|Molar mass||140.57 g·mol−1|
|Density||1.21 g/mL, liquid|
|Melting point||−1 °C (30 °F; 272 K)|
|Boiling point||197.2 °C (387.0 °F; 470.3 K)|
|Safety data sheet||Oxford MSDS|
|EU classification||T C|
|S-phrases||(S1/2) S26 S45|
|Flash point||72 °C (162 °F; 345 K)|
|benzoic acid, benzoic anhydride, benzaldehyde|
Except where otherwise noted, data are given for materials in their standard state (at 25 °C [77 °F], 100 kPa).
|what is: / ?)(|
Benzoyl chloride, also known as benzenecarbonyl chloride, is an organochlorine compound with the formula C6H5COCl. It is a colourless, fuming liquid with an irritating odour. It is mainly useful for the production of peroxides but is generally useful in other areas such as in the production of dyes, perfumes, pharmaceuticals, and resins.
- C6H5CCl3 + H2O → C6H5COCl + 2 HCl
- C6H5CCl3 + C6H5CO2H → 2 C6H5COCl + HCl
As for other acyl chlorides, it can be generated from the parent acid and other chlorinating agents phosphorus pentachloride or thionyl chloride. It was first prepared by treatment of benzoic acid with chlorine.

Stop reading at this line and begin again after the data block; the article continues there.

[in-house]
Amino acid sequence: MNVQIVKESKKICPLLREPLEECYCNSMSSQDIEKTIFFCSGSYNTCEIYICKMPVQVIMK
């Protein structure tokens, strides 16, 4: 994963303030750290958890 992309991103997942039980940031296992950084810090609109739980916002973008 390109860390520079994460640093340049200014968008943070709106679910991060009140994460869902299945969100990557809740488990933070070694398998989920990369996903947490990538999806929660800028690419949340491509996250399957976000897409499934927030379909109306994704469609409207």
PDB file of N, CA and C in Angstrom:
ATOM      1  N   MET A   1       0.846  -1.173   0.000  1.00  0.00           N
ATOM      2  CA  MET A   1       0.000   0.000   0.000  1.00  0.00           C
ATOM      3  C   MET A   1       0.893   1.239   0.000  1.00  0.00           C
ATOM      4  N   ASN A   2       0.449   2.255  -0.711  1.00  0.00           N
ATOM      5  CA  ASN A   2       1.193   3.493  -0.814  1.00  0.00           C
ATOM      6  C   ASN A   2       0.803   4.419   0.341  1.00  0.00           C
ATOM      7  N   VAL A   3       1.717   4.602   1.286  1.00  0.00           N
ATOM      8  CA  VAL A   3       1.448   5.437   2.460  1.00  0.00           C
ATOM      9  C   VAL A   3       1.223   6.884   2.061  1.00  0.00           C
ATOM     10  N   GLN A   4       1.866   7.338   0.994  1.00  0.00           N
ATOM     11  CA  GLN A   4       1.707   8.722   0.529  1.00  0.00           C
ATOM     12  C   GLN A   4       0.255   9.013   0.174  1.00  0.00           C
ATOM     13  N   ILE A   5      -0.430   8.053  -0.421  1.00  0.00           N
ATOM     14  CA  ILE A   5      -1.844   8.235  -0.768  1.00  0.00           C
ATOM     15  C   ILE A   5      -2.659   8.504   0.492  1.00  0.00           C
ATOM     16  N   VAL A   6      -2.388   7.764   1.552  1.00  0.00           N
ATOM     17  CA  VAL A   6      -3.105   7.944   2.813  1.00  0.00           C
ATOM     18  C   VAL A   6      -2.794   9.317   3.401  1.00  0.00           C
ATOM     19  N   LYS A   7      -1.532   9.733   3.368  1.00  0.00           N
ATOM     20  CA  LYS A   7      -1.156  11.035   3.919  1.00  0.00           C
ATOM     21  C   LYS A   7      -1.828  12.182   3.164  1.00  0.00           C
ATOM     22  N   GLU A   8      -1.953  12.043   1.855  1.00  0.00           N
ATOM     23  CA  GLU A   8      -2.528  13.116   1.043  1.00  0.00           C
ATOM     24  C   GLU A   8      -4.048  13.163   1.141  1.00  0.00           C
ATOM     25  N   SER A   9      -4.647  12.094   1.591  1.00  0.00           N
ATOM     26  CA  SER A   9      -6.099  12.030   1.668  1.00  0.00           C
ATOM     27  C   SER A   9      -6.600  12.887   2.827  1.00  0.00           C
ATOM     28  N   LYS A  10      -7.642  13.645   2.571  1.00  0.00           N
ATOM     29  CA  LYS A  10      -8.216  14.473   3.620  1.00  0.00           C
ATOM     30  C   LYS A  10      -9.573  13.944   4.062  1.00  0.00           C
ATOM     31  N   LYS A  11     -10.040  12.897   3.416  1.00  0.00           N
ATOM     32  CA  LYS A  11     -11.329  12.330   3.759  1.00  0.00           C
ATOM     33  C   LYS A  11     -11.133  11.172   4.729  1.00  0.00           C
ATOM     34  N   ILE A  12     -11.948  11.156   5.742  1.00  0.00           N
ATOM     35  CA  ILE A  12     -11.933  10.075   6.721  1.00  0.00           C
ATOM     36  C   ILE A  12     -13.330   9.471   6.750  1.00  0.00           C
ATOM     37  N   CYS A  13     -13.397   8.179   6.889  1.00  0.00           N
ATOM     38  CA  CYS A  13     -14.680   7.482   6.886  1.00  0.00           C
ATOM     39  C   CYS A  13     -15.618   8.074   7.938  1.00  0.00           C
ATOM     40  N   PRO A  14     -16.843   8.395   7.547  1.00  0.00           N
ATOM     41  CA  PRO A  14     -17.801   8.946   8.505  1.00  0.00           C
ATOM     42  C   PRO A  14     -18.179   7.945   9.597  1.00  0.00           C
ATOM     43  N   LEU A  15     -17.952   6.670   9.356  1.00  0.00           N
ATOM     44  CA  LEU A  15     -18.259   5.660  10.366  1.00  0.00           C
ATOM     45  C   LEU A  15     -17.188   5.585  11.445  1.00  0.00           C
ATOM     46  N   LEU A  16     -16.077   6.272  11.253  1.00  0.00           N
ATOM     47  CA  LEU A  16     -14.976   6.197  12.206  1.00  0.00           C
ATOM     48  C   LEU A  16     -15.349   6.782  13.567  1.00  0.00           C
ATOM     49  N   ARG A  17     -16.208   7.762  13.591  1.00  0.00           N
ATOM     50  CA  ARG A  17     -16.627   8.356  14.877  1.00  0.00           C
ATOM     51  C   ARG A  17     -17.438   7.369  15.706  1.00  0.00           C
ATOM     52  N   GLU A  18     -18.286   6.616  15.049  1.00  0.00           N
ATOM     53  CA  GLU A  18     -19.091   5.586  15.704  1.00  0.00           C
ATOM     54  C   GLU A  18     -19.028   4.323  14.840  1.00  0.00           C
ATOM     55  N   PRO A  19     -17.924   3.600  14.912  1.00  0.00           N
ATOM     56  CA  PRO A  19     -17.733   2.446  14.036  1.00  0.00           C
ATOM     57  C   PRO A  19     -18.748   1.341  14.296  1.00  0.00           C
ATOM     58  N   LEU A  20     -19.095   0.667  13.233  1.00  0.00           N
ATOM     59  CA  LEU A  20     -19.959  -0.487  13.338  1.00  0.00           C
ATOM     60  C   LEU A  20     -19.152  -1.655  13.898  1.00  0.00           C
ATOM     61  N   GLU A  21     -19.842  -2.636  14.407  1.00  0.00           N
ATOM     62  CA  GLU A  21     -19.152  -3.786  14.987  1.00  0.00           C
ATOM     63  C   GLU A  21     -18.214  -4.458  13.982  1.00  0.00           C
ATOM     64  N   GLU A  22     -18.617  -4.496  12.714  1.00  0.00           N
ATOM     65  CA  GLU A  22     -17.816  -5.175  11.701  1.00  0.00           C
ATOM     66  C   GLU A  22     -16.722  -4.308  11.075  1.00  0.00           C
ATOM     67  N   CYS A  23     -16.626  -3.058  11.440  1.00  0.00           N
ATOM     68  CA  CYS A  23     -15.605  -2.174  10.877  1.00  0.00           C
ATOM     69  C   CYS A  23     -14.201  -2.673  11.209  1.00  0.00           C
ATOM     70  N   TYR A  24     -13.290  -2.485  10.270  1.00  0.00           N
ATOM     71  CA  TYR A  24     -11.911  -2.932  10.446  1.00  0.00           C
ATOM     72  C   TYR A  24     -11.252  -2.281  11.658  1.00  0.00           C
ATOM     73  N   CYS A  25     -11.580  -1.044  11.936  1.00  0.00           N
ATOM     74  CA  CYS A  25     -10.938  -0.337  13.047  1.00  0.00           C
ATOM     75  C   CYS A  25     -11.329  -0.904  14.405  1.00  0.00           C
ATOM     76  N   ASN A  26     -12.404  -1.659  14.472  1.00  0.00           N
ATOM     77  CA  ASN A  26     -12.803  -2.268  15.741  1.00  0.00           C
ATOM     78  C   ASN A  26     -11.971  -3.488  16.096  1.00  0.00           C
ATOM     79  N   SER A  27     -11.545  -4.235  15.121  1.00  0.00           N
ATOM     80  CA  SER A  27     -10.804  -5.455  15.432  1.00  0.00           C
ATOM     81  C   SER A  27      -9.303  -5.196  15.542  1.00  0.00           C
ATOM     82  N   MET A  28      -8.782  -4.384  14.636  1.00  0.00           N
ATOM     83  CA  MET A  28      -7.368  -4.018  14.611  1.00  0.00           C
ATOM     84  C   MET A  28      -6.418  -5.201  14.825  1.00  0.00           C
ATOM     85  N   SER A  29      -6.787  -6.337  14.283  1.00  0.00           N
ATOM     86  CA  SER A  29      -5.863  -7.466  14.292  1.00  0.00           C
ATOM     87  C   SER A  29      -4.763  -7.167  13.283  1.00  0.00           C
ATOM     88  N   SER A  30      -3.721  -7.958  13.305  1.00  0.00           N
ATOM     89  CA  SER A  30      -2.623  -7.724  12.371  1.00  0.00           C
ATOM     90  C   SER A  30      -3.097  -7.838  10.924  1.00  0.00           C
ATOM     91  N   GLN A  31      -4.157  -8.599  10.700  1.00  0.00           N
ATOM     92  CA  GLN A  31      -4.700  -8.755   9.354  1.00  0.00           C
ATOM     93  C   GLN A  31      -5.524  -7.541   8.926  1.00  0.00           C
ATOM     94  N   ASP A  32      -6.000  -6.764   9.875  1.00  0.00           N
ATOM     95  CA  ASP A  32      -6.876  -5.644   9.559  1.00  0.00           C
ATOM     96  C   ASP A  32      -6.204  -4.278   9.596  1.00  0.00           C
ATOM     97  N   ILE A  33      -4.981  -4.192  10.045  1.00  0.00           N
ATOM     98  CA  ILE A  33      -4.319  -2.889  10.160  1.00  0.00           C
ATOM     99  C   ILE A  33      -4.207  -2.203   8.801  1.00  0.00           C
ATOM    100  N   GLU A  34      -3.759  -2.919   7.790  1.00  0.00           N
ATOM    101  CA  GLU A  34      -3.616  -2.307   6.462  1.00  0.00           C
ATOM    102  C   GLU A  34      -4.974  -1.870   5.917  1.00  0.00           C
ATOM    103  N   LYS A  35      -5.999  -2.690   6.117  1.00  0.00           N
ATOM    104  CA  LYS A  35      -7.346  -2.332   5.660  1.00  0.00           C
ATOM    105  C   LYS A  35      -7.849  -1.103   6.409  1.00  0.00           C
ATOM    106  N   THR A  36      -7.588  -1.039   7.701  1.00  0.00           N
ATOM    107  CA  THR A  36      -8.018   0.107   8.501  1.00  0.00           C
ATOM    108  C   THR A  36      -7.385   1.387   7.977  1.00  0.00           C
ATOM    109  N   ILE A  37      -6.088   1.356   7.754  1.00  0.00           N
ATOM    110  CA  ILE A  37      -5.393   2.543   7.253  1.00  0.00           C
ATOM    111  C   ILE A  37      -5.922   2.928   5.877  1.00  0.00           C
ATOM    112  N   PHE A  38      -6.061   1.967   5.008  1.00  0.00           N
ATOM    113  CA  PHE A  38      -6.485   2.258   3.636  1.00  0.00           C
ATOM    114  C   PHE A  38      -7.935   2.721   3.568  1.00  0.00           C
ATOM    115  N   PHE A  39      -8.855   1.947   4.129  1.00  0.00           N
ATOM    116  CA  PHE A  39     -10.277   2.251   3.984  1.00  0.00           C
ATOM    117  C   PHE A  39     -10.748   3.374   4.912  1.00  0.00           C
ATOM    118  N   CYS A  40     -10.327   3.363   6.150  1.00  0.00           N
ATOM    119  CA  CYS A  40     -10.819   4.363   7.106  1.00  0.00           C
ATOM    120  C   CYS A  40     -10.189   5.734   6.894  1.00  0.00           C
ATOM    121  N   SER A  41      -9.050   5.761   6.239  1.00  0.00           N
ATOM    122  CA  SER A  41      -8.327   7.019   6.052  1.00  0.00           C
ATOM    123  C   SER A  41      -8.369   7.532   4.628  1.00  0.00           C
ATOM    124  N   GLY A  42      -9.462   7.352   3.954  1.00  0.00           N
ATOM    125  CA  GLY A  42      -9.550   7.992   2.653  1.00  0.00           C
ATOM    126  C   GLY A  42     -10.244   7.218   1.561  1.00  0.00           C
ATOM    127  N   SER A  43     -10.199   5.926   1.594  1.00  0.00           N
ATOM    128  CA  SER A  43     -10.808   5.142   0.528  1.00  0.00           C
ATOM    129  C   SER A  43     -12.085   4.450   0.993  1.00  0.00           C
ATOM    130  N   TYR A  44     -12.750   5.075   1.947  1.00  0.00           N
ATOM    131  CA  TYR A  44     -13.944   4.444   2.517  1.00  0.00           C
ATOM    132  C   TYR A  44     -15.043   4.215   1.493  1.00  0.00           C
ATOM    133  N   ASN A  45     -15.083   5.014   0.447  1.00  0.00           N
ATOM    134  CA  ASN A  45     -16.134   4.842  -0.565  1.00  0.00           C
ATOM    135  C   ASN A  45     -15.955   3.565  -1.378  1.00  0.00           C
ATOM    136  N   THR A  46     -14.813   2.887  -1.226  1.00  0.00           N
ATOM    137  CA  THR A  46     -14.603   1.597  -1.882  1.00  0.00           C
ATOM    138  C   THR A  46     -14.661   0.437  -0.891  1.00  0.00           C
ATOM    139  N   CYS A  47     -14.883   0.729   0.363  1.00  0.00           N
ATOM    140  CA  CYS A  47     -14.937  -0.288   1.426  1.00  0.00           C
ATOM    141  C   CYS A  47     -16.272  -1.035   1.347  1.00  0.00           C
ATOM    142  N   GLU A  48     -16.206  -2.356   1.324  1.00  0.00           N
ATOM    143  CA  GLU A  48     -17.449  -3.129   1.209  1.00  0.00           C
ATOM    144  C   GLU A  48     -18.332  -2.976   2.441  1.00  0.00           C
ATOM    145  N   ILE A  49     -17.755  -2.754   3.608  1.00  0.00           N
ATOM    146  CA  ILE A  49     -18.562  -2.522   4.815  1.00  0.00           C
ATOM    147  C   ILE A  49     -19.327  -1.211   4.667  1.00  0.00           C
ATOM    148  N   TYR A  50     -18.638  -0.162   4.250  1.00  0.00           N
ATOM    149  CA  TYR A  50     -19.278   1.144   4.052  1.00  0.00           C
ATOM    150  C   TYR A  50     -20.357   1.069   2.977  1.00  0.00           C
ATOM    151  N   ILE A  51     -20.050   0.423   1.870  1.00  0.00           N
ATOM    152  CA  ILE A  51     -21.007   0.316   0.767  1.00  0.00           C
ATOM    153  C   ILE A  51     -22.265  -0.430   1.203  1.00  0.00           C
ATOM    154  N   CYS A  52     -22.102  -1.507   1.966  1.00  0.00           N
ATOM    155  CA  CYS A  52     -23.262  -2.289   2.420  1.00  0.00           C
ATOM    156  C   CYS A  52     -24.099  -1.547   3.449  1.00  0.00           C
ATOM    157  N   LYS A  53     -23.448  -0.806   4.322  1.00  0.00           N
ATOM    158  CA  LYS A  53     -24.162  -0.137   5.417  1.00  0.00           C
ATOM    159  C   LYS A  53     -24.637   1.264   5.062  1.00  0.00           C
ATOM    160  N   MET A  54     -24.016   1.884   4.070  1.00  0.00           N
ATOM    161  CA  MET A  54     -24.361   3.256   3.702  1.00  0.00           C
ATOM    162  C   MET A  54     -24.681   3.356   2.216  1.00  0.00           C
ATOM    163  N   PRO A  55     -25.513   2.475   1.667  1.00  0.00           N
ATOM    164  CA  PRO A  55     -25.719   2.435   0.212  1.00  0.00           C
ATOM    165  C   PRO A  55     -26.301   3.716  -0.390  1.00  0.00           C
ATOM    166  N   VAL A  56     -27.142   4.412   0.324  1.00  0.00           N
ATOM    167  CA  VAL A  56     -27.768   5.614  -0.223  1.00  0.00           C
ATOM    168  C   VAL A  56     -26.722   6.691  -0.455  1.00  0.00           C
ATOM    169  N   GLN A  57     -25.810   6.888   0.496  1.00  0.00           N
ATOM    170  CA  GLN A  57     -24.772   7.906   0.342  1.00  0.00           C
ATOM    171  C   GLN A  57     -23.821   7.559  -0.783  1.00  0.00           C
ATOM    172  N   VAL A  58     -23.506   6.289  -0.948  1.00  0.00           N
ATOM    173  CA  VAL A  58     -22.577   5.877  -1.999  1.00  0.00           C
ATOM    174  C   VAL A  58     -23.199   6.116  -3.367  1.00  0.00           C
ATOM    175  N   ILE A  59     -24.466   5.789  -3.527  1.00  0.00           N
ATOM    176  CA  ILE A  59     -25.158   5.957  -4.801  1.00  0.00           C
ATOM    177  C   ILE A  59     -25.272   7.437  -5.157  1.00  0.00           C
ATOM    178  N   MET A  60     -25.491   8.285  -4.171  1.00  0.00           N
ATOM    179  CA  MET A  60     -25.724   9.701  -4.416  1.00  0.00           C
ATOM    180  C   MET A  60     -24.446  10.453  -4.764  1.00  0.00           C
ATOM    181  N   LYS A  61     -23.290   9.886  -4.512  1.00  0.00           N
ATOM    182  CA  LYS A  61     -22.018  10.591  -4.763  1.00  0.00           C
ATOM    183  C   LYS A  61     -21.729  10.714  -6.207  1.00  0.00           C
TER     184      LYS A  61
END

Benzoyl chloride is a typical acyl chloride. It reacts with alcohols and amines to give the corresponding esters and amides. It undergoes the Friedel-Crafts acylation with arenes to give the corresponding benzophenones. Similarly, it reacts with water to produce hydrochloric acid and benzoic acid:
- C6H5COCl + H2O → C6H5CO2H + HCl
- 2 C6H5COCl + H2O2 + 2 NaOH → (C6H5CO)2O2 + 2 NaCl + 2 H2O
- Takao Maki, Kazuo Takeda “Benzoic Acid and Derivatives” Ullmann's Encyclopedia of Industrial Chemistry 2002, Wiley-VCH, Weinheim. doi: 10.1002/14356007.a03_555
- Friedrich Wöhler, Justus von Liebig (1832). "Untersuchungen über das Radikal der Benzoesäure". Annalen der Pharmacie 3 (3): 249–282. doi:10.1002/jlac.18320030302.
- US1851832, 29 March 1932
- El-Samragy, Yehia (2004). "Chemical and Technical Assessment". Benzoyl Peroxide (PDF). 61st JECFA (Technical report) (Joint FAO/WHO Expert Committee on Food Additives): 1. Retrieved 31 October 2013.